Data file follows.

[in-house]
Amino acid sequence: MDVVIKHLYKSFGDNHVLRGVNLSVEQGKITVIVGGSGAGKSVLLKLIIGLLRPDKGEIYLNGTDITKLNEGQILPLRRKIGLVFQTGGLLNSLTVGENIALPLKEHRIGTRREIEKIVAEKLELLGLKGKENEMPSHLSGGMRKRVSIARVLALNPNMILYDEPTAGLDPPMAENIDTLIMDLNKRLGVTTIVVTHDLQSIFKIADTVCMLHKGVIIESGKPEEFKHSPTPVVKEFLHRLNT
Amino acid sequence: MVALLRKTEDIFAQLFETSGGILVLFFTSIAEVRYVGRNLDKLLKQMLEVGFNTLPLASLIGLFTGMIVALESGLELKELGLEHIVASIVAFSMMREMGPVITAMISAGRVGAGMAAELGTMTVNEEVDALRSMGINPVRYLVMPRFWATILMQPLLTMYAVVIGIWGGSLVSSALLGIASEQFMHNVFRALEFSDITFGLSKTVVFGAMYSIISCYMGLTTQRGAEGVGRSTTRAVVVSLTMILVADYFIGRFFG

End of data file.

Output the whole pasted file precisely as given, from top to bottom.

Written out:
[in-house]
Amino acid sequence: MDVVIKHLYKSFGDNHVLRGVNLSVEQGKITVIVGGSGAGKSVLLKLIIGLLRPDKGEIYLNGTDITKLNEGQILPLRRKIGLVFQTGGLLNSLTVGENIALPLKEHRIGTRREIEKIVAEKLELLGLKGKENEMPSHLSGGMRKRVSIARVLALNPNMILYDEPTAGLDPPMAENIDTLIMDLNKRLGVTTIVVTHDLQSIFKIADTVCMLHKGVIIESGKPEEFKHSPTPVVKEFLHRLNT
Amino acid sequence: MVALLRKTEDIFAQLFETSGGILVLFFTSIAEVRYVGRNLDKLLKQMLEVGFNTLPLASLIGLFTGMIVALESGLELKELGLEHIVASIVAFSMMREMGPVITAMISAGRVGAGMAAELGTMTVNEEVDALRSMGINPVRYLVMPRFWATILMQPLLTMYAVVIGIWGGSLVSSALLGIASEQFMHNVFRALEFSDITFGLSKTVVFGAMYSIISCYMGLTTQRGAEGVGRSTTRAVVVSLTMILVADYFIGRFFG